Presented by Jermaine Robert Harrison Matthews


Harrison’s heritage an NBA rarity

During his NBA career, Bob Harrison achieved elite status as an All-Star and three-time champion. However, he holds one distinction that is rarer by far: He is one of, at most, only a few American Indians who have played in the league.

Although various sources say no such individuals have entered the NBA in its 60-plus-year history, Harrison is the son of a Winnebago tribesman from the Wisconsin-Minnesota area.

While never having made “a big deal” of his heritage, Harrison (whose mother was of Scots-English ancestry) said he has inquired regarding the league’s total number of American Indian players. To date, he has received no information.

While with the Lakers, Harrison served as president of the Minnesota-based North American Indian Society in 1951-52. Also during his time in Minneapolis, on a night when Harrison was honored by his team, a number of local tribes presented him with a deerskin jacket. “I thought that was wonderful that they did that,” he said.

In that city and when he was with Syracuse, Harrison said: “A bunch of the Indians from (those areas) would sit in the end zone and cheer for me. I was really pleased.”

On at least a couple of occasions, Harrison experienced bigotry – albeit because of what he surmises were cases of mistaken ethnicity. “I tan,” he said. “I get real dark in the summer.” Whatever the reason, while on two week’s leave from the Marine Corps after completing boot camp in the mid-1940s, Harrison once was ordered to “the back of the train” during a stop in Washington, D.C., he said. Afterward, when some fellow Marines came to find him, “I told them what happened, and they came back and sat with me,” he said. “It made me feel good about my friends, it sure did.”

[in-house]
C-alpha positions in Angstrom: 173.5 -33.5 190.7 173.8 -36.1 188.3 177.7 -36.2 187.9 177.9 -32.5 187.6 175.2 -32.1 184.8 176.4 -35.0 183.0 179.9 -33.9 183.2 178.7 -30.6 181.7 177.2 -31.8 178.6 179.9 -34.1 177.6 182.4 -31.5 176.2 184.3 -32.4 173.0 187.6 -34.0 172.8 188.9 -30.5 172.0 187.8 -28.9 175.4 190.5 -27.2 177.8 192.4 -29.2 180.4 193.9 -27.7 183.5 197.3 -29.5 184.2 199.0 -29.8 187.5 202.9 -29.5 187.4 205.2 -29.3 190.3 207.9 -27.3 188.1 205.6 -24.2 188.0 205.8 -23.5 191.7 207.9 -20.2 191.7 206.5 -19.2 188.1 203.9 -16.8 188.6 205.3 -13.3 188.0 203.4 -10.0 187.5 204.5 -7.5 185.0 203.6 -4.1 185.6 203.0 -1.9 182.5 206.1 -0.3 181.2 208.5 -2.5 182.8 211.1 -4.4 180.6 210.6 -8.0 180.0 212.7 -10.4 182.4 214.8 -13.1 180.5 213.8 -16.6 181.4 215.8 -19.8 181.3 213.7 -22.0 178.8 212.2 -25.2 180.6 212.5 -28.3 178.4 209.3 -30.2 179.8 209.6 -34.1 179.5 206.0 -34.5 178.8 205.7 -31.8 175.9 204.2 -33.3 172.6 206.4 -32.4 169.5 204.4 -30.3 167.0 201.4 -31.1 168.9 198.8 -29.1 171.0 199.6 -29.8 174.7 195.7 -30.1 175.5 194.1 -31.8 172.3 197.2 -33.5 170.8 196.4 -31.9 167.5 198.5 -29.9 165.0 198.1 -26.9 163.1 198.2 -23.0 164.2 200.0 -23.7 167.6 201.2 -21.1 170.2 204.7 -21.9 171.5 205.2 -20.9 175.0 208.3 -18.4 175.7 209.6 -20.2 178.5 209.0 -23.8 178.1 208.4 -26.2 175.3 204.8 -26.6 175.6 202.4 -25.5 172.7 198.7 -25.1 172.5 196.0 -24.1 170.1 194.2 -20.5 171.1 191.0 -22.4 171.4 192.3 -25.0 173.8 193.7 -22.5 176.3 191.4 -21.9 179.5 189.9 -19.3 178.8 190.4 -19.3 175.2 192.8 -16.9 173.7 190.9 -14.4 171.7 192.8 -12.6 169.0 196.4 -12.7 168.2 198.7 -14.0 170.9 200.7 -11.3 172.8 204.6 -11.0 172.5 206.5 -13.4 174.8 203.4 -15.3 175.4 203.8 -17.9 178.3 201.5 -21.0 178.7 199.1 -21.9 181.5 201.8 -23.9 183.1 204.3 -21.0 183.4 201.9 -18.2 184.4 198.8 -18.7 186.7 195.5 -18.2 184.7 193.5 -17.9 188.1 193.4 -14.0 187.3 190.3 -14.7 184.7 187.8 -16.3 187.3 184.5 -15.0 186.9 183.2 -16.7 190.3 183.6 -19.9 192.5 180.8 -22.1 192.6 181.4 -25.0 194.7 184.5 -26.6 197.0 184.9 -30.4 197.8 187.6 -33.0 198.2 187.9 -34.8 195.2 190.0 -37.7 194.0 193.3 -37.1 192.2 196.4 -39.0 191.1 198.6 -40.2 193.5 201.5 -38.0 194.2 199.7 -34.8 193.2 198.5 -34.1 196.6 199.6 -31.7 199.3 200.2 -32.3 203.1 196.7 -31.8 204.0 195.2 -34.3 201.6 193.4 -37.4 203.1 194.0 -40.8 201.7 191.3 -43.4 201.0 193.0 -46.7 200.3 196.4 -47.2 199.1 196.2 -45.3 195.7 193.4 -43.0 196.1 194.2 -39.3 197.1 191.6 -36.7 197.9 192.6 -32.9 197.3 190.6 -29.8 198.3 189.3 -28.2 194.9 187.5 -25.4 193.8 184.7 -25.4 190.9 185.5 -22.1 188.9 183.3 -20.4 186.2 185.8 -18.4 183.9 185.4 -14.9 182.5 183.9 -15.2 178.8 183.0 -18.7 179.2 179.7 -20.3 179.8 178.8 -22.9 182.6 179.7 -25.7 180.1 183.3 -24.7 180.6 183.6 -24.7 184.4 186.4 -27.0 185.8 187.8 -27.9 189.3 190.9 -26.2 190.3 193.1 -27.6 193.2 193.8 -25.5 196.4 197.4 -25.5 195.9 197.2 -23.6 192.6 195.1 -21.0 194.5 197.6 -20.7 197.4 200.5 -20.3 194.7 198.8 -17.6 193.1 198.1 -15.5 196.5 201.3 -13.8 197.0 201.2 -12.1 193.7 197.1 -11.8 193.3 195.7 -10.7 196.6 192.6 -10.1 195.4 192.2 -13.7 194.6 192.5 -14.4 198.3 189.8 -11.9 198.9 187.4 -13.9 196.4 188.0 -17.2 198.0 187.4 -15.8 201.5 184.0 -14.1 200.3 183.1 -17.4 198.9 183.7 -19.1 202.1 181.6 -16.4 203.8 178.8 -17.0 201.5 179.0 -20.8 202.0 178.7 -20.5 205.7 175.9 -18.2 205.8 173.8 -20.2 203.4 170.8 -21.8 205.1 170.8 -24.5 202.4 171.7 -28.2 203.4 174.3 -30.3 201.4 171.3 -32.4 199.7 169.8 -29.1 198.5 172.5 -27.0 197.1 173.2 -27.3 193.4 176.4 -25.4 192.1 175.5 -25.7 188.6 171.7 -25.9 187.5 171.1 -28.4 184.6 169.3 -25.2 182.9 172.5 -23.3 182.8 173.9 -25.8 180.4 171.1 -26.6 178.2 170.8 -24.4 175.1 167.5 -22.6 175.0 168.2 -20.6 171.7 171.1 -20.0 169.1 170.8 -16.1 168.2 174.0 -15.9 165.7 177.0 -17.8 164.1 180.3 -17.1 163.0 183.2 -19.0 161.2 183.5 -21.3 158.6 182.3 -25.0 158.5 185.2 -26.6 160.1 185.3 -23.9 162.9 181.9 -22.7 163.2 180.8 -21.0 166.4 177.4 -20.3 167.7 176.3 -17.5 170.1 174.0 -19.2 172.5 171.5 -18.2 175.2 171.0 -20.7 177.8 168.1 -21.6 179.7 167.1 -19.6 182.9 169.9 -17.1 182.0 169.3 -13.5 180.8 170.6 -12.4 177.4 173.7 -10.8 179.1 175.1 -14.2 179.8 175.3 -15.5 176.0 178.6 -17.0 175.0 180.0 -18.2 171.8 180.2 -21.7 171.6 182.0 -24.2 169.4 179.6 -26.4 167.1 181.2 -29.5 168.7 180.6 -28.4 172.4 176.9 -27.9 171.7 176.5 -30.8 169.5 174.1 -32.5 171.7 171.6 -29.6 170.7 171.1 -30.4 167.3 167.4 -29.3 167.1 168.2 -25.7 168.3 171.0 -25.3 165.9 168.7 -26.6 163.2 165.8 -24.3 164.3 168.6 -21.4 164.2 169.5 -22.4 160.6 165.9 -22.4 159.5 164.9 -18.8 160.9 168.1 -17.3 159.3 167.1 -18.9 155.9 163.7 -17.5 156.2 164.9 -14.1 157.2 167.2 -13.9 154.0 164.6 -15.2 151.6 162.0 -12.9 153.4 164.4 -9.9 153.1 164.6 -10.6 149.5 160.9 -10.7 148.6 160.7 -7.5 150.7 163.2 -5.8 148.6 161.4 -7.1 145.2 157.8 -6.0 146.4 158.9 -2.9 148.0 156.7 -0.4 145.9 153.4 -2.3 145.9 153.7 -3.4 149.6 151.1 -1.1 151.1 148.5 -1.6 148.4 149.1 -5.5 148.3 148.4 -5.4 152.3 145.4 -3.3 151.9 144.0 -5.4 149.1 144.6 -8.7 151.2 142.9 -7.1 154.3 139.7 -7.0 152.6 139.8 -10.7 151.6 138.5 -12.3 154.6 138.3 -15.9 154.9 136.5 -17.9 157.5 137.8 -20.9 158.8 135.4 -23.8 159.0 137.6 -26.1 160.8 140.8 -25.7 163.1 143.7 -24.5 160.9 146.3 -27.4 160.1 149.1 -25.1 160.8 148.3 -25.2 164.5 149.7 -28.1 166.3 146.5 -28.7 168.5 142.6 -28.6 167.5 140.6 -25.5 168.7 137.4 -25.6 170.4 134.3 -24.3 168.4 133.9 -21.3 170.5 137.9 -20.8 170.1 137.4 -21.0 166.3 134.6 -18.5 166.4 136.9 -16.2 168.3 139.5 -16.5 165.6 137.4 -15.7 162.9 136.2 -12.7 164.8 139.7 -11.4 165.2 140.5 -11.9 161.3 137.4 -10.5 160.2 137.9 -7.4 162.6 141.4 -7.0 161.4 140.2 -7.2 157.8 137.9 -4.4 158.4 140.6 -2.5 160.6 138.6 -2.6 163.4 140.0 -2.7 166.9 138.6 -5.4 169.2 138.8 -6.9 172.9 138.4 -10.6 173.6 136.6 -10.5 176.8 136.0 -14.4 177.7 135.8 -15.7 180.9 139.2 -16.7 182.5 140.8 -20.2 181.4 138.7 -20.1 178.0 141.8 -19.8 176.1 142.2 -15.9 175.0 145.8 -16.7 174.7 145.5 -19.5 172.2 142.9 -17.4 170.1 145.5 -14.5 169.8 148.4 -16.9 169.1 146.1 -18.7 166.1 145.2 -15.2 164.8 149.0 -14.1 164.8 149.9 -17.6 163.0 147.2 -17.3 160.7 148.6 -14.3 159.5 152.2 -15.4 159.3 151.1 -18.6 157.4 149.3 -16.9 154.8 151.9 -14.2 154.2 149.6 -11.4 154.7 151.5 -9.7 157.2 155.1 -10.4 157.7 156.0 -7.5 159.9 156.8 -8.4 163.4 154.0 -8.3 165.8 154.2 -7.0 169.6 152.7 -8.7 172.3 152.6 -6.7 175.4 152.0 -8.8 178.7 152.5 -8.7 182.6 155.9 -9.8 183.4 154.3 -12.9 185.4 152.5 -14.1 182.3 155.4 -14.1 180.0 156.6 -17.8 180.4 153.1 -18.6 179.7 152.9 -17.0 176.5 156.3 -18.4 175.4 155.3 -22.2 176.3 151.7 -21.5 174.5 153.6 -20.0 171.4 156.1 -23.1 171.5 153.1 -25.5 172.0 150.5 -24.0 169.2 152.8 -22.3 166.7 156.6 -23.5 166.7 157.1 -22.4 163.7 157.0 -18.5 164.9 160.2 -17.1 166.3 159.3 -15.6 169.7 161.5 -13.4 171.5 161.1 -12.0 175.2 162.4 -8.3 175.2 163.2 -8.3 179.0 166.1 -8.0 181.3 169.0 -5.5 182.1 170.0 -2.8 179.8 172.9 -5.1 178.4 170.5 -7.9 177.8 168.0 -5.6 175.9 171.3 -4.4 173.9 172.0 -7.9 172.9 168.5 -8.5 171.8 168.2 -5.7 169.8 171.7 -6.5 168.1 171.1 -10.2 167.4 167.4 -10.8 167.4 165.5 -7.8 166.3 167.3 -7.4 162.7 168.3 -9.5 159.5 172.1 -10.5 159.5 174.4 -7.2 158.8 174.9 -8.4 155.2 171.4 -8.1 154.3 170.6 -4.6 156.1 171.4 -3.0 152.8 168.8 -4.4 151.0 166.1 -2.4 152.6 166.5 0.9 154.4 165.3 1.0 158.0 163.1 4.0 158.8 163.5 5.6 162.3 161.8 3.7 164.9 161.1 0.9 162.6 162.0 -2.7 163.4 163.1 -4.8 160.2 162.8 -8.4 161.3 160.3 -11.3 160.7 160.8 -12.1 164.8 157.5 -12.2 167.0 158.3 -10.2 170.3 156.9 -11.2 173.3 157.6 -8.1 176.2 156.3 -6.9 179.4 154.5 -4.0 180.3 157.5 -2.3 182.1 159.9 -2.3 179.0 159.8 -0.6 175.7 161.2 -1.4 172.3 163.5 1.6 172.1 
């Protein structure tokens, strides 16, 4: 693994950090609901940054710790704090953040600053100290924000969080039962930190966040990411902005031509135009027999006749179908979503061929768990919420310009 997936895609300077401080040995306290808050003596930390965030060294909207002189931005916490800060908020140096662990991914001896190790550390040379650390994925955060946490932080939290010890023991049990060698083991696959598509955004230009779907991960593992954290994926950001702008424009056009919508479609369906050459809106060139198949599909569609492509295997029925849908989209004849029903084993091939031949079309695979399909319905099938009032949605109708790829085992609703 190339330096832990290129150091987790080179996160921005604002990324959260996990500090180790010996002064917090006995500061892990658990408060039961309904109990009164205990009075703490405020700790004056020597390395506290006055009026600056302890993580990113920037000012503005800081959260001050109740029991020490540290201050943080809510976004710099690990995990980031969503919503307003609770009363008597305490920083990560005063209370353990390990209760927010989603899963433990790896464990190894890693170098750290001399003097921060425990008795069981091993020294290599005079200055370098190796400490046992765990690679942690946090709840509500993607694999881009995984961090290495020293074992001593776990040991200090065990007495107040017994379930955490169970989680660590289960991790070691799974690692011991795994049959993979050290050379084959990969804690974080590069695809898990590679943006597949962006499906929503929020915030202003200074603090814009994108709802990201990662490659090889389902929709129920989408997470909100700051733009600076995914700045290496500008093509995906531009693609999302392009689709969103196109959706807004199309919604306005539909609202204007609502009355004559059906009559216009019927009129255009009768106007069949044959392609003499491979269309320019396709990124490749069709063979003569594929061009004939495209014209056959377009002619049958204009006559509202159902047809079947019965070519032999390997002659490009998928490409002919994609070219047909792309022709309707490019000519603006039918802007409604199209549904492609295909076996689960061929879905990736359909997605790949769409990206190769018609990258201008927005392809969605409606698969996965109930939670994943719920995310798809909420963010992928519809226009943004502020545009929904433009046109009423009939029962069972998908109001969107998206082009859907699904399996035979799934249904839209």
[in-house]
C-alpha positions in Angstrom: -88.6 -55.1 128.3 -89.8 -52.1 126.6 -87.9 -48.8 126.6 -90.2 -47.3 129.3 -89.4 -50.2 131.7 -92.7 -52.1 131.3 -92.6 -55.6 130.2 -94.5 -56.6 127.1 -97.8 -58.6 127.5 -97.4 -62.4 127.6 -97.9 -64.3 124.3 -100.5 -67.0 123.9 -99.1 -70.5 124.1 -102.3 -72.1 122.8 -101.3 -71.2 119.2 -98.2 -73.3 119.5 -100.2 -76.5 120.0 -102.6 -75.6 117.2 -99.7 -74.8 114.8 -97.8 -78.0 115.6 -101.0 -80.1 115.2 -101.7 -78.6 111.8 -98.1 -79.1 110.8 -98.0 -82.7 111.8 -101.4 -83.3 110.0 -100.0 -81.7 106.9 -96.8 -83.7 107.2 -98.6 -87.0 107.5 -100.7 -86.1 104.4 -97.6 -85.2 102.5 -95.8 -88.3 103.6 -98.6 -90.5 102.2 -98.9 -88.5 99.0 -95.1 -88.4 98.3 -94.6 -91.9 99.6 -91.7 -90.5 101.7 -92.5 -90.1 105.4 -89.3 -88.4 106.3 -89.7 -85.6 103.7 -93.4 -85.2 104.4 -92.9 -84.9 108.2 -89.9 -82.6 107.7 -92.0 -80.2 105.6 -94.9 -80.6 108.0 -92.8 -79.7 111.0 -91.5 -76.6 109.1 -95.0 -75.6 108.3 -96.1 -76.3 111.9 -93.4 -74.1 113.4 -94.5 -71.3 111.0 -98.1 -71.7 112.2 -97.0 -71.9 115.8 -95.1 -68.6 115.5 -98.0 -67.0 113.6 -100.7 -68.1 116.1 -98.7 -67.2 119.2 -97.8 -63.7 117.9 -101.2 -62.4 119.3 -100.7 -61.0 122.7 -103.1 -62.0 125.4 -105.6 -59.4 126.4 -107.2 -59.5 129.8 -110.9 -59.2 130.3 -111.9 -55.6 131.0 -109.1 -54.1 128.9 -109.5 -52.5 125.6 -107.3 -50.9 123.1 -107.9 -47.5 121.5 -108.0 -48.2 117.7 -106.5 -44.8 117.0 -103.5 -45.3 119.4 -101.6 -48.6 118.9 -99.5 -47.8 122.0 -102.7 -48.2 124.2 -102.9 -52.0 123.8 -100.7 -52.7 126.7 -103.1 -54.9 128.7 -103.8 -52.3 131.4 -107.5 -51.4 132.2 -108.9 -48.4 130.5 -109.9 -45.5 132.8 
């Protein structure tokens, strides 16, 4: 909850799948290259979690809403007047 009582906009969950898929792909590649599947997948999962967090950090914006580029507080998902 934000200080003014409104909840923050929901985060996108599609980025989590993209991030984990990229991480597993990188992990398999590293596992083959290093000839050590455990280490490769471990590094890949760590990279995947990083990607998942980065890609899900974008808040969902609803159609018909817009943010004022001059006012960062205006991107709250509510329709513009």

Then, when Harrison was coaching at Kenyon College in the late 1950s, he took the tennis team, which he also helmed, on a Southern road trip. Before a match in Kentucky, he took his players to a movie. After paying their admission, he said, he was directed to a separate entrance, which, as it turned out, led to the racially segregated balcony. Upon learning of this, Harrison’s team decided to forgo the film, so Harrison received a refund and they returned to their dormitory lodgings.

Meanwhile, Harrison witnessed confusion-free prejudice while in Minneapolis in the early ’50s. One summer day, during the offseason, he was part of an American Indian team that played (and won) a charity softball game versus local media personalities. Afterward, he said, he took his club to bar where the owner told him: “‘Bob, I hate to tell you this. I can serve you, but I can’t serve them.’ I said, ‘Why? I’m part Indian, too; I’m half-Indian.’ He said: ‘I’m sorry. I can’t do it.’ So I told the guys, ‘We’re leaving.’

“That was a real letdown for me. Because I played basketball, why did they say, ‘It’s OK for you, but not them’? That really bothered me.”


Small footnote on John Harrison